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'Why does he do that' :(

(40 Posts)
ontherocks Fri 04-Apr-14 00:45:13

I've just ordered it. I've seen situations in my relationship that makes me think I'm minimising. I'm worried I'm setting myself up. I love him.

There's been a few slaps, verbal abuse but I know he loves me when everything is calm and he holds me. I really feel it. But he turns so quickly. I just feel weak sometimes.

I don't know what I'm asking but just wanted to talk as I can't tell anyone sad

ontherocks Fri 04-Apr-14 00:47:46

I've read this back. Fuck I sound pathetic.

LineRunner Fri 04-Apr-14 00:48:24

He 'does that' because it gets him what he wants.

If he is hitting you then you must leave him, or kick him out, please. You can't cure him of this. Save yourself.

Do you have children?

Only1scoop Fri 04-Apr-14 00:49:27

You are not are with an abusive partner. Sounds you live together?

LineRunner Fri 04-Apr-14 00:49:38

You're not pathetic. You are actually very brave to post here. thanks

ontherocks Fri 04-Apr-14 01:11:28

We don't live together. We have children but not together. I'm just so sad. He's never hit me when sober but if he drinks too much then it's happened. Not everytime though just occasionally.

He's very jealous, without reason, I feel I can't even glance around sometimes as he'll ask me what I was looking at??

I'm gutted. I love him. He knows that.

TheVictorian Fri 04-Apr-14 01:21:06

ontherocks considering the safety of yourself and the children would you think it would be better if you left him ?

ontherocks Fri 04-Apr-14 01:26:58

He's lovely with my children but they've never been around him when he drinks or seen him lose him temper. I'm hoping he'd never do that.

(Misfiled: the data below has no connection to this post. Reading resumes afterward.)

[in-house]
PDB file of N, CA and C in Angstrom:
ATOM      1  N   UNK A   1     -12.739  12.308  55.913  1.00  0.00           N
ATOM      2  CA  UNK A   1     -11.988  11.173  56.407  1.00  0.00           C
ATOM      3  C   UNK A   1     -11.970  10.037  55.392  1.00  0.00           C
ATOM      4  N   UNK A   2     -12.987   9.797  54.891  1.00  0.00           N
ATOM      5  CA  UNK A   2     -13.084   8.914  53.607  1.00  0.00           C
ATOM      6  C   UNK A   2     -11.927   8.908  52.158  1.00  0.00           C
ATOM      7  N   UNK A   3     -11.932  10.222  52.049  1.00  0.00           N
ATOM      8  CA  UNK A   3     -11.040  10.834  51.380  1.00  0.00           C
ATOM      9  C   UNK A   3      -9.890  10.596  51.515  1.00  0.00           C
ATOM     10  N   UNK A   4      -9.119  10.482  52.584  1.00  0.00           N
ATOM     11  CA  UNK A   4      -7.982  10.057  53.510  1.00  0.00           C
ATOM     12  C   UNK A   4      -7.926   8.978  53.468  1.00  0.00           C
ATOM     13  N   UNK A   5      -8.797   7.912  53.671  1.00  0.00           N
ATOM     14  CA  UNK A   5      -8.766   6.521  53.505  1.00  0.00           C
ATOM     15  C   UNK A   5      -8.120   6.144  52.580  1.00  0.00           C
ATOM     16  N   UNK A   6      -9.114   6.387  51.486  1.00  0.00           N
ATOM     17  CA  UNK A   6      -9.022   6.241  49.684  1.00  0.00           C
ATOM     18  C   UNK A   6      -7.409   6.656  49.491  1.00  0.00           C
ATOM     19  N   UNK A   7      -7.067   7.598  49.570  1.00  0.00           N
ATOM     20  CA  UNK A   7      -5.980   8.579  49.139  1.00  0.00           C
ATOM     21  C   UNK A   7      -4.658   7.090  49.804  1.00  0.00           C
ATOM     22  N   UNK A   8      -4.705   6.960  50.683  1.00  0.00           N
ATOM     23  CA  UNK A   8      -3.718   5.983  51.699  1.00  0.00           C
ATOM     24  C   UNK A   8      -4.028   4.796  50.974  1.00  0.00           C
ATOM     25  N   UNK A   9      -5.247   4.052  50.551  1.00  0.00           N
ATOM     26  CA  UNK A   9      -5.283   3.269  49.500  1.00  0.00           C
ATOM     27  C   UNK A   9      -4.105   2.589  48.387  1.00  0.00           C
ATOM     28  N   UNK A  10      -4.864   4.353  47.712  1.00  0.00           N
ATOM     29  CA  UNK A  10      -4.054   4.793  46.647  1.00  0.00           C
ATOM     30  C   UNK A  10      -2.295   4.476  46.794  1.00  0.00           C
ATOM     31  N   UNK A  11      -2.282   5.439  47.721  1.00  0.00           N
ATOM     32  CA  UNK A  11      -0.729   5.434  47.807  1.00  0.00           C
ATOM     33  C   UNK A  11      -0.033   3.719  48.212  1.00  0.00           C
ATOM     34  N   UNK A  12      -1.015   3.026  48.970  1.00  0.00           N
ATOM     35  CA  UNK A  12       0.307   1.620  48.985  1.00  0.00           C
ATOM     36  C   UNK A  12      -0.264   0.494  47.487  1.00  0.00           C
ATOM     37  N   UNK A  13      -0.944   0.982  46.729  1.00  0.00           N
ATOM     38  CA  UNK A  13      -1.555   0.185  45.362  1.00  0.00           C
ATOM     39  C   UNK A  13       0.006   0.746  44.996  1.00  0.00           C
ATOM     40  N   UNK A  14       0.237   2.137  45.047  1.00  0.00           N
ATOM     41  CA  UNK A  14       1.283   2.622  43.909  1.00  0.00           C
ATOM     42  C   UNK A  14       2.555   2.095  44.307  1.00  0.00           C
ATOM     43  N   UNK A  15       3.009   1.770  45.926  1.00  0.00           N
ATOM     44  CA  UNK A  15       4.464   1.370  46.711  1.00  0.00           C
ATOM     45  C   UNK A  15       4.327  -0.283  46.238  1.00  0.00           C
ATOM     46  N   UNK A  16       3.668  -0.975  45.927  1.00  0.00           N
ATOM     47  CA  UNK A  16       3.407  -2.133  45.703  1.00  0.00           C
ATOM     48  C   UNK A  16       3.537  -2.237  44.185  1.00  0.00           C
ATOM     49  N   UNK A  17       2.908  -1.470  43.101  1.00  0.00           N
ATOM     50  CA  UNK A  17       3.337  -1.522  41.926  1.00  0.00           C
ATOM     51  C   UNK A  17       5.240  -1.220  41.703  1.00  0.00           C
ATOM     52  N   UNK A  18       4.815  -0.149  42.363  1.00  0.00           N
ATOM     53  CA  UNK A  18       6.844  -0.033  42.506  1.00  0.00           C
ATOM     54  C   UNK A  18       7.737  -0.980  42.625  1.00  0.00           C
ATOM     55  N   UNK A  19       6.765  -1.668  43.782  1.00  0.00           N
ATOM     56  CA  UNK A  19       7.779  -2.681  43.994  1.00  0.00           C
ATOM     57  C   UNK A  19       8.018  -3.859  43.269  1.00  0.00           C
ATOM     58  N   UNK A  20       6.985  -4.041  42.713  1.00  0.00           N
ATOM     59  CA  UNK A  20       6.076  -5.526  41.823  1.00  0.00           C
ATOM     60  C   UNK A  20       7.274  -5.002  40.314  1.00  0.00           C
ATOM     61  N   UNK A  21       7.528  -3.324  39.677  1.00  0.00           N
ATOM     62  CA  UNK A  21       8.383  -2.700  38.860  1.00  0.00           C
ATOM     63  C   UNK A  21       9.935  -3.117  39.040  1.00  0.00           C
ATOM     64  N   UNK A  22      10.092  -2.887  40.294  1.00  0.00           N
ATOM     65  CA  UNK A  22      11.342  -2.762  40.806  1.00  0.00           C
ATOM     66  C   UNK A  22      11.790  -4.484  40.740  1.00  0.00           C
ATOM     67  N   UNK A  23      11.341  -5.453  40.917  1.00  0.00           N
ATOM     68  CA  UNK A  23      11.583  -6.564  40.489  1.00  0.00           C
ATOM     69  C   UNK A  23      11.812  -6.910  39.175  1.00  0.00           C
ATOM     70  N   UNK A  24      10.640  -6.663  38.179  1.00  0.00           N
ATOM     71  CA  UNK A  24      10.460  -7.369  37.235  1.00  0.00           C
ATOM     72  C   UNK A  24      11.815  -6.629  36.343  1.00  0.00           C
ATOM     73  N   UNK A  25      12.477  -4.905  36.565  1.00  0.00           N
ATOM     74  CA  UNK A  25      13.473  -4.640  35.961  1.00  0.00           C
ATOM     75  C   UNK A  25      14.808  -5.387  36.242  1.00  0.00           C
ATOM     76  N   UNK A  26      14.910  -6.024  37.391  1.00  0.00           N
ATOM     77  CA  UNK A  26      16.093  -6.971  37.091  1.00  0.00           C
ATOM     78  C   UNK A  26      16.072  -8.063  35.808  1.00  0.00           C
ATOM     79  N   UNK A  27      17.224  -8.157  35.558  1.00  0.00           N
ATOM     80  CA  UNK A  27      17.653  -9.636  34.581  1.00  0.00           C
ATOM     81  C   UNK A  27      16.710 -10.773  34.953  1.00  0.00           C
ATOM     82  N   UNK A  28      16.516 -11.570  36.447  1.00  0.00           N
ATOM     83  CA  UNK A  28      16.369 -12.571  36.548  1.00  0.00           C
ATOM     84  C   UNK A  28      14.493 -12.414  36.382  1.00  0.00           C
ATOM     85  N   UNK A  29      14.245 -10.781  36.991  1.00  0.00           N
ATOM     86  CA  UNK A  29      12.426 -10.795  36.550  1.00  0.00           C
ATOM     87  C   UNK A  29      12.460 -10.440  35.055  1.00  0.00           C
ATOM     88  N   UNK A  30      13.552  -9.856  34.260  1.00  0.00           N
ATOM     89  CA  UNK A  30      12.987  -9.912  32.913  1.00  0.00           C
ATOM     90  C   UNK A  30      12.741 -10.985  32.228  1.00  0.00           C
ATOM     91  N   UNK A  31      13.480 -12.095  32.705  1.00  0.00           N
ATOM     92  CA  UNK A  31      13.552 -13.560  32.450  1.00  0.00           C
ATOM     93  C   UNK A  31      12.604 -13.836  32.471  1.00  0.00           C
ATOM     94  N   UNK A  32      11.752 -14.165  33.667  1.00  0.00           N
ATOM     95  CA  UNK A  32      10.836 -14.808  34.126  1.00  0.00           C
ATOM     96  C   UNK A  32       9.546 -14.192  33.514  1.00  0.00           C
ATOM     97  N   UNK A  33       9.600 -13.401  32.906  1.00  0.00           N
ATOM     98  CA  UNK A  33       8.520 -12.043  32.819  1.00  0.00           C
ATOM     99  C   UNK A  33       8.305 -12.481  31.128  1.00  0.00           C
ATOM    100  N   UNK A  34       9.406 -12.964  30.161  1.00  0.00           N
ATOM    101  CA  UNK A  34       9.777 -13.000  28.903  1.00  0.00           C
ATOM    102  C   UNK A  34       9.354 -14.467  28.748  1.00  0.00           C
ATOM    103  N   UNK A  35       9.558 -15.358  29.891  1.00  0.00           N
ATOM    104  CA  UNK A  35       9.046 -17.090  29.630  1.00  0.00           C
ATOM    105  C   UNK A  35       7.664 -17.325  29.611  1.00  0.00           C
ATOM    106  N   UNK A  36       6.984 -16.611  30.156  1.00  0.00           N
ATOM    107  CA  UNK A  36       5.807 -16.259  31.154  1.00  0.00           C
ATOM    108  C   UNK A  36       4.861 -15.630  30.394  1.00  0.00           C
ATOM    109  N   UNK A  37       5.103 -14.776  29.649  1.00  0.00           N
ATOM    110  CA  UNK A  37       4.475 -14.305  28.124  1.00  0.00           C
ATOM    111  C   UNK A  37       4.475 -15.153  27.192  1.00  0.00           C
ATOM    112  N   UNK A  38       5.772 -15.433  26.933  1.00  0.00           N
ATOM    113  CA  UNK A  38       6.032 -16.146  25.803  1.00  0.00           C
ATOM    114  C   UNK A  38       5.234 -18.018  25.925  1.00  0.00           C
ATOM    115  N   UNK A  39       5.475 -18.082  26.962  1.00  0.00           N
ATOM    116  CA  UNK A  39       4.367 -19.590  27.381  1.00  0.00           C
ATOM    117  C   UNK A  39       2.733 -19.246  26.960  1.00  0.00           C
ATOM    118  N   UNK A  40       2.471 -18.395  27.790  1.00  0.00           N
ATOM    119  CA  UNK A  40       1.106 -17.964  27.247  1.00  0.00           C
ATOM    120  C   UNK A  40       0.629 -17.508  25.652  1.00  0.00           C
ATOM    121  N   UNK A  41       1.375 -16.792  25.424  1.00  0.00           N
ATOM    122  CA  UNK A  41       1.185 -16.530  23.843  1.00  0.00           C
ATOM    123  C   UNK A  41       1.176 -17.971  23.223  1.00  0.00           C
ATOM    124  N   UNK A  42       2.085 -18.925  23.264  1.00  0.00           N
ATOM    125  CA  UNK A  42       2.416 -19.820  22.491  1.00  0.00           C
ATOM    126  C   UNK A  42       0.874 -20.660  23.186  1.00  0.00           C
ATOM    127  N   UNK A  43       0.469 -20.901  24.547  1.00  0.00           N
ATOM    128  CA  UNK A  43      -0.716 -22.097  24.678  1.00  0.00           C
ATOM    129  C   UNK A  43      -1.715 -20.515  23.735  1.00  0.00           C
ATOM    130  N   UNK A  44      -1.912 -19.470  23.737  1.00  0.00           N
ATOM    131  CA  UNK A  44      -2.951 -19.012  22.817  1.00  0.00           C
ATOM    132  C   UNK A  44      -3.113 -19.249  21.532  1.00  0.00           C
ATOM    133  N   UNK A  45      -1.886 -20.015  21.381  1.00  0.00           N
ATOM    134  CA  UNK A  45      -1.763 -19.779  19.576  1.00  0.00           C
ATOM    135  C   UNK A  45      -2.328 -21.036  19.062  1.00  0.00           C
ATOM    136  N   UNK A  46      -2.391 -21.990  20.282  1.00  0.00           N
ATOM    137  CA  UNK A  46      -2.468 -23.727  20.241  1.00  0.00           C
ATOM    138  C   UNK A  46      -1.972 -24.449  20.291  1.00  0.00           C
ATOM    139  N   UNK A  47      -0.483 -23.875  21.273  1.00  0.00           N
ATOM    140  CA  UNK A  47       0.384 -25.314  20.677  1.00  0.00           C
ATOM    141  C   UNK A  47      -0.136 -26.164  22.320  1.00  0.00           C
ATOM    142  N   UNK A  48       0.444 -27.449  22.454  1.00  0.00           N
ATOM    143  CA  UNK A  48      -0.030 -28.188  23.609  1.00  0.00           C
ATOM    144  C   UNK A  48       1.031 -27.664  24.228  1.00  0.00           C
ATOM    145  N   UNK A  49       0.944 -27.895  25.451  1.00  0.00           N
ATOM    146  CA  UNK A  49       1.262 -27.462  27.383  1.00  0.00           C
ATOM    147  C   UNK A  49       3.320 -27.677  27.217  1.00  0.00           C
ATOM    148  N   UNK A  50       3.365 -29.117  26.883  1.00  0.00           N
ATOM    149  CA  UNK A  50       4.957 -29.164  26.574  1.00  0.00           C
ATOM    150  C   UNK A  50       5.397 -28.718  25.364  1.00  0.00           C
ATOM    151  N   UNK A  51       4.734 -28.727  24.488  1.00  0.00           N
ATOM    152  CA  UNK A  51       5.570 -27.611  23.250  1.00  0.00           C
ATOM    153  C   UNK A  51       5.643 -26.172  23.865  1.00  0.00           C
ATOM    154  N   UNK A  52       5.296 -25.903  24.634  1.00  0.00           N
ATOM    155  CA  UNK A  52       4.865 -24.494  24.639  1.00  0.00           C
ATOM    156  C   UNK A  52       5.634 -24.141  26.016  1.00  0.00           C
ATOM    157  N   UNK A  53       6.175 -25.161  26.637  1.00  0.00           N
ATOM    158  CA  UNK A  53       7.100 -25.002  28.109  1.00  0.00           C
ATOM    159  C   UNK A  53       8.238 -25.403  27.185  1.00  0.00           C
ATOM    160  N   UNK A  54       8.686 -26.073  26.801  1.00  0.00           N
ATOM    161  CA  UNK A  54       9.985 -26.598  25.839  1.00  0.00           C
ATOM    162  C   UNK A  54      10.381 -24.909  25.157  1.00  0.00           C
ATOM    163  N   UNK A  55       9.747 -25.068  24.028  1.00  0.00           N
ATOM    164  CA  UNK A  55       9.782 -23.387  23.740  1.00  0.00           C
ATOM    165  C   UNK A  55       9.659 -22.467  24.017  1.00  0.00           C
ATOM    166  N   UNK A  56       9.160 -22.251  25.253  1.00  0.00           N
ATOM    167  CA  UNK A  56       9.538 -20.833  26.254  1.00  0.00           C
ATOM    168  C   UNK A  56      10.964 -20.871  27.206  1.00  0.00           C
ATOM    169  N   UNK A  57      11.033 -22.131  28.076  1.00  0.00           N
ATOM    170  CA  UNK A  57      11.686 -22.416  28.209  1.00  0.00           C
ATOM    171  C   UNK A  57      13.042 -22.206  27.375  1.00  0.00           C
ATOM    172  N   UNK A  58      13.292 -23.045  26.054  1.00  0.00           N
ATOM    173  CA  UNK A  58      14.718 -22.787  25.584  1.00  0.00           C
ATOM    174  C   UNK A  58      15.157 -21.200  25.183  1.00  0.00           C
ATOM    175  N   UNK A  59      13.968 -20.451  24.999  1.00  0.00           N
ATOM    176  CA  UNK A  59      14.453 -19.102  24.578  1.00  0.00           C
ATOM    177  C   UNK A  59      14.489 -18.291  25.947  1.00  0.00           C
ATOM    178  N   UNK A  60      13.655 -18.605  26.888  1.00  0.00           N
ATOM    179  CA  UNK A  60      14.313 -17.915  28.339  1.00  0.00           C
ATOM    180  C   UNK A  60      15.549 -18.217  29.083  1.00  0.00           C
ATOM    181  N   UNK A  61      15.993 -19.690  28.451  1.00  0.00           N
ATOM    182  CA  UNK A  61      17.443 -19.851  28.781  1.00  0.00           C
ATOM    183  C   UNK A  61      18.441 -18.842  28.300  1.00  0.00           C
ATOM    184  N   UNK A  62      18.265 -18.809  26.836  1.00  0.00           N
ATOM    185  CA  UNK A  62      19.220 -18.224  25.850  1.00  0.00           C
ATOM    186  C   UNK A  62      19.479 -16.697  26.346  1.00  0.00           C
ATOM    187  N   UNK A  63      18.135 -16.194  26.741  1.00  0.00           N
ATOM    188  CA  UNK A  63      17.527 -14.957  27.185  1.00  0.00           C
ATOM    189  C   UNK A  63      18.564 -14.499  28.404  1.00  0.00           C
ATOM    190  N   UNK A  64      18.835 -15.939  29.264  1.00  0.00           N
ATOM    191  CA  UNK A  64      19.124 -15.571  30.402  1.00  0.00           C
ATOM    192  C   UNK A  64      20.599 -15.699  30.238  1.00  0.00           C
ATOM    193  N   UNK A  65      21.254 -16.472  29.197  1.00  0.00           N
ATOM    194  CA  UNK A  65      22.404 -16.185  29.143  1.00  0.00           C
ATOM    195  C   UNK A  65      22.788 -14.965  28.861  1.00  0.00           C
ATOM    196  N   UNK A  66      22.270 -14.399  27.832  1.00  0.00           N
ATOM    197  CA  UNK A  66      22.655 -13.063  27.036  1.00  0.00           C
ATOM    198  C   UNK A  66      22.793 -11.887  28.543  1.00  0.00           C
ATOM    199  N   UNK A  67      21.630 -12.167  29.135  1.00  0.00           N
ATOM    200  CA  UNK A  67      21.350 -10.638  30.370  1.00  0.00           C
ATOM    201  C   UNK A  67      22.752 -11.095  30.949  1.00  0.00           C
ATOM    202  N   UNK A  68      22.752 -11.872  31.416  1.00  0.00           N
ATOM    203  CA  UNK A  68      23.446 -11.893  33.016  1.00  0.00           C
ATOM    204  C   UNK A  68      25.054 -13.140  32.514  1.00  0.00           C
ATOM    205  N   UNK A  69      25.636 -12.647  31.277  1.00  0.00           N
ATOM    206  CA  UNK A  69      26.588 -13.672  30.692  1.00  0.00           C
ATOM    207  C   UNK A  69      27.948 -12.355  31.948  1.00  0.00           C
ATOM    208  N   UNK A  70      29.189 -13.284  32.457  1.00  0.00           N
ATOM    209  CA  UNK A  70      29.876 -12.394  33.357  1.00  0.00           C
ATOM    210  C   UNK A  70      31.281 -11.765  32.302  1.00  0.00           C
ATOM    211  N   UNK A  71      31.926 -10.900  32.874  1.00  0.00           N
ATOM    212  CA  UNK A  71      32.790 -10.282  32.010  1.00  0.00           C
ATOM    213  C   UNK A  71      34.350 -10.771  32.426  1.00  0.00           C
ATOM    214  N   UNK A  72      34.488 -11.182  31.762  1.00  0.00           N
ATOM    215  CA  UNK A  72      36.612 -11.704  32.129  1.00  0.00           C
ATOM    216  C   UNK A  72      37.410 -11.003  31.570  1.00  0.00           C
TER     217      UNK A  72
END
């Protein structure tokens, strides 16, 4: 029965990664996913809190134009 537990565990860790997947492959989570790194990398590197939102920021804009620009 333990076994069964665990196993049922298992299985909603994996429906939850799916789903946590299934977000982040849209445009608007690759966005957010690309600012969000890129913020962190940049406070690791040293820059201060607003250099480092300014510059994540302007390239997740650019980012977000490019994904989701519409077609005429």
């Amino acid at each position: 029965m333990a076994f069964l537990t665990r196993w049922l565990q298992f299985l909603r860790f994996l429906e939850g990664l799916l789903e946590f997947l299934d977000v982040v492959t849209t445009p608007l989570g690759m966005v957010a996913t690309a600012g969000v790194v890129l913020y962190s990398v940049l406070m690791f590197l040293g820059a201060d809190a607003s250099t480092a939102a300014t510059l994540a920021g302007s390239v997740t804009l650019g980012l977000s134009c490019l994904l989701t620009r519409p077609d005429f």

Am I being naive? Seriously my judgement is shot to bits. I feel so much love from him, he's so protective but sometimes he loses it sad

LyndaCartersBigPants Fri 04-Apr-14 01:29:34

You can't make him better, only he can change his behaviour. If I had hit my DP when drunk I would make sure I never drank again.

Unless he is willing and able to stop drinking altogether if that is his only trigger then there is no hope.

Even so, what sort of message are you giving to your DCs, his DCs, to him and very importantly to yourself, if you stay with a man who is physically abusive to you?

You are not pathetic, but you obviously don't value yourself highly enough if you think you should put up with this in order to earn the affections of this man when he is on his best behaviour.

LyndaCartersBigPants Fri 04-Apr-14 01:31:58

Btw, I know how it feels to love someone but not their behaviour. Unless you take a very firm stance on this it will continue and possibly escalate.

Do you have a line which you will not allow to be crossed? Would it be a slap in front of the DCs? A push or a shove, a punch, infidelity? Mw hat would it actually take for you to say no more?

LyndaCartersBigPants Fri 04-Apr-14 01:32:30

Mw hat is what!

TheFuckers Fri 04-Apr-14 01:33:36

Message withdrawn at poster's request.

MexicanSpringtime Fri 04-Apr-14 04:57:51

It sounds like you are starting to realise the situation you are in, OP.
Have you got to the point of not having any friends left?

I was in abusive relationship, so was my daughter, unfortunately and so has my best friend. If getting into an abusive relationship is pathetic that makes an awful lot of us.

As for love, is that love? Sexual attraction, maybe, but what is he protecting you from when he is the biggest danger in your life?

SnookyPooky Fri 04-Apr-14 05:21:31

Please don't move in with this man. You sound like me over 20 years ago.
Mine was gorgeous, funny, kind, generous, came from a good family etc. But in drink he knocked me about, was jealous even of the time I spent with my family, I stopped going out without him and he thought a trip to the supermarket should be enough for me. The only thing I did alone was go to work and he clockwatched me on that.
I let let him move in and lived that was for 5 or 6 years.
Run for the hills.....

SnookyPooky Fri 04-Apr-14 05:22:26

*lived that way.

YoDiggity Fri 04-Apr-14 05:24:34

You don't need a book to be able to understand why a man hits you, because it doesn't bloody well MATTER why he hits you. The fact is, he hits you.

You don't live with him and you don't have children with him. It is easy for you to leave, to walk away, to not tolerate being hit.